High Heat + Precipitation = Blue-Green Algae Blooms In Vermont
Temperatures boiled above 90 degrees Fahrenheit Friday afternoon, so sisters Margaret and Rosemary Mannix fancied a swim.
The pair — visiting their mother from Alaska and Oregon, respectively — took a drive over to Oakledge Park's Cove Beach in Burlington. That's where they saw the red signs staked into the ground: "Beach Closed Due To Blue Green Algae."
The state issued a warning for "extreme heat and humidity" this weekend, and that hot and muggy weather makes for prime conditions for blooms of cyanobacteria, or blue-green algae. This is all further aggravated by the recent rain.
Vermont's Natural Resources Secretary Julie Moore said heavy precipitation can feed phosphorus into waterways. Phosphorus acts as a fertilizer for cyanobacteria.
"We know that most of phosphorus pollution reaching Lake Champlain and our inland lakes and ponds occurs as a result of snowmelt and rainfall, which we've had in spades," Moore said. "So I wouldn't say it's unanticipated, but it's really a complex set of circumstances that involve temperature, wind — or really lack thereof — as well as sort of spring conditions that we believe all contribute to the frequency and the intensity of harmful algal blooms."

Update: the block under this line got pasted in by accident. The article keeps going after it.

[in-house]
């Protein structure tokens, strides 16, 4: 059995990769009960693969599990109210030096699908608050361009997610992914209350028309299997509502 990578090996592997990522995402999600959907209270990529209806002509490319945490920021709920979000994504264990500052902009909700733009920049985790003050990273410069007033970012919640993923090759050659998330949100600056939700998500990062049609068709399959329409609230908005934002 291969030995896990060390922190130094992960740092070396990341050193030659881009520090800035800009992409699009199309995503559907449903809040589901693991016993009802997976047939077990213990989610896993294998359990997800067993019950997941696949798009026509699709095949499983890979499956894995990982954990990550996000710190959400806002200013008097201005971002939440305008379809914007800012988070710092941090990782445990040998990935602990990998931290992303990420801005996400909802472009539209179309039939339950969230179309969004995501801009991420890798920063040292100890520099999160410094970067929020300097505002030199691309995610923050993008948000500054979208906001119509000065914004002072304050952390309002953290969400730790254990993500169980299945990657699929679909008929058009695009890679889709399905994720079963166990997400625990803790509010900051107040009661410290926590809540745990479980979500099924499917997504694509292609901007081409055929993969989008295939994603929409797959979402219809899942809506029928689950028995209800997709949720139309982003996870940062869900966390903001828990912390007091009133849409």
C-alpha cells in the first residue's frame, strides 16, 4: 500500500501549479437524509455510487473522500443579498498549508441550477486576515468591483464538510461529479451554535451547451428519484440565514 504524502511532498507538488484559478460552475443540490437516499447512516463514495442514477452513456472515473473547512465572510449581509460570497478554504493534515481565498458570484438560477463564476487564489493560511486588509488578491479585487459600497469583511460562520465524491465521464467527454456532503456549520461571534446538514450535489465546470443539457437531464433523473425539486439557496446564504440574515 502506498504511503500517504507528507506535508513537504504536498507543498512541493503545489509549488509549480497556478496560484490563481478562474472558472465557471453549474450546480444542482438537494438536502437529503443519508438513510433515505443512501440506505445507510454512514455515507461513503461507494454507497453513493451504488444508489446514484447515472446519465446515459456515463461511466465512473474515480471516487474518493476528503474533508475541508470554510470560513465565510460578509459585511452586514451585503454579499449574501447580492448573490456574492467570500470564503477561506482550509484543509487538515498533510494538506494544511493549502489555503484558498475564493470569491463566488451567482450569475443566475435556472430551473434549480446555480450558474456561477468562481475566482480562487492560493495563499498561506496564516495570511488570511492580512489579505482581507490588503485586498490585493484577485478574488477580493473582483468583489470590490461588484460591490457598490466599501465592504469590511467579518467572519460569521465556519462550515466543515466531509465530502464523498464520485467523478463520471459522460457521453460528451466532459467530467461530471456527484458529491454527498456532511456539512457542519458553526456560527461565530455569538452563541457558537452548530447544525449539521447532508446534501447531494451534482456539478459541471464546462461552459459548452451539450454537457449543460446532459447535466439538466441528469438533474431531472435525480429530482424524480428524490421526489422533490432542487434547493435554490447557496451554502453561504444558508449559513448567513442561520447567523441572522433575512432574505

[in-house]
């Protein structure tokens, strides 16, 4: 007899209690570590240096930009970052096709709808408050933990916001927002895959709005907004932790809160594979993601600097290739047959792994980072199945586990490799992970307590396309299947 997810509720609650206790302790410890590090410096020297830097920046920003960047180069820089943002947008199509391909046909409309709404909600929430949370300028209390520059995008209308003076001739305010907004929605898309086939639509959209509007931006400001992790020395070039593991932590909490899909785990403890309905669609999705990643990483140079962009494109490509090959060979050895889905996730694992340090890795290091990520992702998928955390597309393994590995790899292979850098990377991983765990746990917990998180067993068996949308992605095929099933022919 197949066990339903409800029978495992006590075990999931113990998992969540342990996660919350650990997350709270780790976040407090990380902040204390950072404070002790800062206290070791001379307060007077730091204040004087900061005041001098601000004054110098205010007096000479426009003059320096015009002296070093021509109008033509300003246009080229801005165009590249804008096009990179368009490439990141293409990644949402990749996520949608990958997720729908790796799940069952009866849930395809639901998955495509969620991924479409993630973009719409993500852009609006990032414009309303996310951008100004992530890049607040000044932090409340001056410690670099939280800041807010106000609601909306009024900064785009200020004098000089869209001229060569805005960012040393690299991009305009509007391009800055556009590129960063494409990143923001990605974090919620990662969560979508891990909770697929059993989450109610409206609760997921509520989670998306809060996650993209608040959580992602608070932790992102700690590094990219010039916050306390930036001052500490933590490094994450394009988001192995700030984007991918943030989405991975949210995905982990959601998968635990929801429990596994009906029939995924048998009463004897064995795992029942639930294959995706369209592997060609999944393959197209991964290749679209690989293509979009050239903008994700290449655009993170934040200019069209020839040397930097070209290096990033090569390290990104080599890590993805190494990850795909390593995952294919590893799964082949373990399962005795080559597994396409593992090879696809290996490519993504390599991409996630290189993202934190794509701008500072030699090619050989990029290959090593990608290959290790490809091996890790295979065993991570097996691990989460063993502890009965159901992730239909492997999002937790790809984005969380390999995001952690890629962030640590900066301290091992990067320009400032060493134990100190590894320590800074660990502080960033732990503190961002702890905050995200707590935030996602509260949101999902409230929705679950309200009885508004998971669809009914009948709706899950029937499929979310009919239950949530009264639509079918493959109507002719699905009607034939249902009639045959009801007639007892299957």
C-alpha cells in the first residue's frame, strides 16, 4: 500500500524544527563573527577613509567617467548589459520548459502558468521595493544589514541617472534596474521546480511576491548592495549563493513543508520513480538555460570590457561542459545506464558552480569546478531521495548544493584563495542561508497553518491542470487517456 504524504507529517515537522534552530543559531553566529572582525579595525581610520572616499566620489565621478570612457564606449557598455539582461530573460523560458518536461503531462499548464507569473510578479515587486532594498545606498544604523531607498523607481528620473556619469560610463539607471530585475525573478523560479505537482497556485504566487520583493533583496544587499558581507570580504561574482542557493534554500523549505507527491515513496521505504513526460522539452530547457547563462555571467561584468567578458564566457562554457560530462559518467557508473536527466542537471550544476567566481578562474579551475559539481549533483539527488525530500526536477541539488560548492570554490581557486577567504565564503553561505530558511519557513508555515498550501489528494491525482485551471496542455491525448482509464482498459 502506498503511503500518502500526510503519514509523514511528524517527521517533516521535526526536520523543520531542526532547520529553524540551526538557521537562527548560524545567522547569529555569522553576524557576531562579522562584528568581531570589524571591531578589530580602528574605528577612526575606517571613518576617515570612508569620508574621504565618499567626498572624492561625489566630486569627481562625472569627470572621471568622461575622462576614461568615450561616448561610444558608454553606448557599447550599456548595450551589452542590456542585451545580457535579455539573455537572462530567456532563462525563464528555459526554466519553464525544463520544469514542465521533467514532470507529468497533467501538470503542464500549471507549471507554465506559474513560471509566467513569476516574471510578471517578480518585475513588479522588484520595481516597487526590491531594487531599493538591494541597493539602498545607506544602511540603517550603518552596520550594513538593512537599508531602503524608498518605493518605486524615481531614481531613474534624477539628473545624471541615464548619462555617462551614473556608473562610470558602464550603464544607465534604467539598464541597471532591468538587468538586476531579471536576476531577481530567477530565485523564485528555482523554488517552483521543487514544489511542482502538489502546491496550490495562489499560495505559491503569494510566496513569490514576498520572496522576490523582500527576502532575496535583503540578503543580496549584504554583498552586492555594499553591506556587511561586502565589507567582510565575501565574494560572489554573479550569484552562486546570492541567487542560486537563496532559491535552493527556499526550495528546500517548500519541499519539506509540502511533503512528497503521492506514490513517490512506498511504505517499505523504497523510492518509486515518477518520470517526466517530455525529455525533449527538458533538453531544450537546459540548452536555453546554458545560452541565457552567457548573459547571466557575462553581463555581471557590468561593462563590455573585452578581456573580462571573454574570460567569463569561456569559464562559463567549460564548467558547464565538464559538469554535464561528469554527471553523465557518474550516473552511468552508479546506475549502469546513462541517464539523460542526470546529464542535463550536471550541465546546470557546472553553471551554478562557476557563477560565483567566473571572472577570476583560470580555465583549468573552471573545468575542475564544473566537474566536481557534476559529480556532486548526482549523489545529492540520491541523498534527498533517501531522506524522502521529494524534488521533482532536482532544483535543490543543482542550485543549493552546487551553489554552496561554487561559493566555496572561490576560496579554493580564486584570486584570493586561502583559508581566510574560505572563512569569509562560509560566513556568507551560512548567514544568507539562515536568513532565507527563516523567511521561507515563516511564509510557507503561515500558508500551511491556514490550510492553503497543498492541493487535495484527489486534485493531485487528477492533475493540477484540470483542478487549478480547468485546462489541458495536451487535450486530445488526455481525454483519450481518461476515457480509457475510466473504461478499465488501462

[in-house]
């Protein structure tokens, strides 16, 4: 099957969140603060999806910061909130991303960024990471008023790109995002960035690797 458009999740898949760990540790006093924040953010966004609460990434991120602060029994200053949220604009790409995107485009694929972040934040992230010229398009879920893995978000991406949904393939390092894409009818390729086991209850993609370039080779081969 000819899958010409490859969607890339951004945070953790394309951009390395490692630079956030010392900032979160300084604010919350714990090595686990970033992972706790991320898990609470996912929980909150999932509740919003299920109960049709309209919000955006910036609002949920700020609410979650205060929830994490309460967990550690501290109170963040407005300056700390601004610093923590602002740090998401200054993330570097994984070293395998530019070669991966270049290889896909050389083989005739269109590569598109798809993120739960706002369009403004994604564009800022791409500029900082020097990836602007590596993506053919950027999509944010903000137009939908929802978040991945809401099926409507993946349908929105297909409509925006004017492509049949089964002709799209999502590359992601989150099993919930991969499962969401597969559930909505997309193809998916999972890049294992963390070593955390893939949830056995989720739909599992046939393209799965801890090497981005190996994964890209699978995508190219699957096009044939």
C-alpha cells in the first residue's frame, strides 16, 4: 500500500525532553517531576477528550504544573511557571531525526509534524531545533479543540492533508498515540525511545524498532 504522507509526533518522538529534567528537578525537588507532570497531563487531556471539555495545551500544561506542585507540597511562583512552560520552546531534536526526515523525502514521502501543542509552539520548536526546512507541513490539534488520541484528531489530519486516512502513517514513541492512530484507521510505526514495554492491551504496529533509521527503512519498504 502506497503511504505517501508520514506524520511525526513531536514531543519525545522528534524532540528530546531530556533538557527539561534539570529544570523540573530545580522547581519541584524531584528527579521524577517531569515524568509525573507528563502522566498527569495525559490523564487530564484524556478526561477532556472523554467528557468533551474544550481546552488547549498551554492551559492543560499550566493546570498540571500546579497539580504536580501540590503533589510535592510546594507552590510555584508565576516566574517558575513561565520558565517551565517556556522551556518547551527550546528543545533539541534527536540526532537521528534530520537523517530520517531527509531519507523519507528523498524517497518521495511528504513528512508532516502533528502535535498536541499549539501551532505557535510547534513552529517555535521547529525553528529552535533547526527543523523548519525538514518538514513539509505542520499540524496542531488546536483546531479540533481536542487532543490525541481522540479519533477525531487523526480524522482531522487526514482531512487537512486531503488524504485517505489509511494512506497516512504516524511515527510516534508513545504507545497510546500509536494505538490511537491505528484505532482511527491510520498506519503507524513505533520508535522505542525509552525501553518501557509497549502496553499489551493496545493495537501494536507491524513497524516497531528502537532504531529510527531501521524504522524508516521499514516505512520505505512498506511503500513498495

"We know that most of phosphorus pollution reaching Lake Champlain and our inland lakes and ponds occurs as a result of snowmelt and rainfall, which we've had in spades." — Julie Moore, Vermont Natural Resources Secretary
As Vermont grapples with its water quality problems, State Auditor Doug Hoffer noted in a recent report that 95% of the state's water quality spending does not show measurable phosphorus reductions.
Moore said some of that spending is in accordance with state and federal requirements, and that she and other officials are working hard to quantify results of water quality work.
Gov. Phil Scott's office also released a written statement Friday with a letter from the U.S. Environmental Protection Agency endorsing Act 76. That law, passed this year, provides about $25 million a year in lake cleanup funding, as well as a project delivery structure.
In the meantime, beaches in the Burlington area, as well as locations near St. Albans, have seen high levels of the algae this summer. The blooms can produce toxins harmful to both people and pets.
Planning to swim? Check the Department of Health's blue-green algae tracking page first.
After seeing the warning sign at Oakledge, Rosemary Mannix declared it a "bummer," but she and her sister weren't risking it.
When a group of young people passed them, undeterred, Margaret Mannix told them, "You can go first."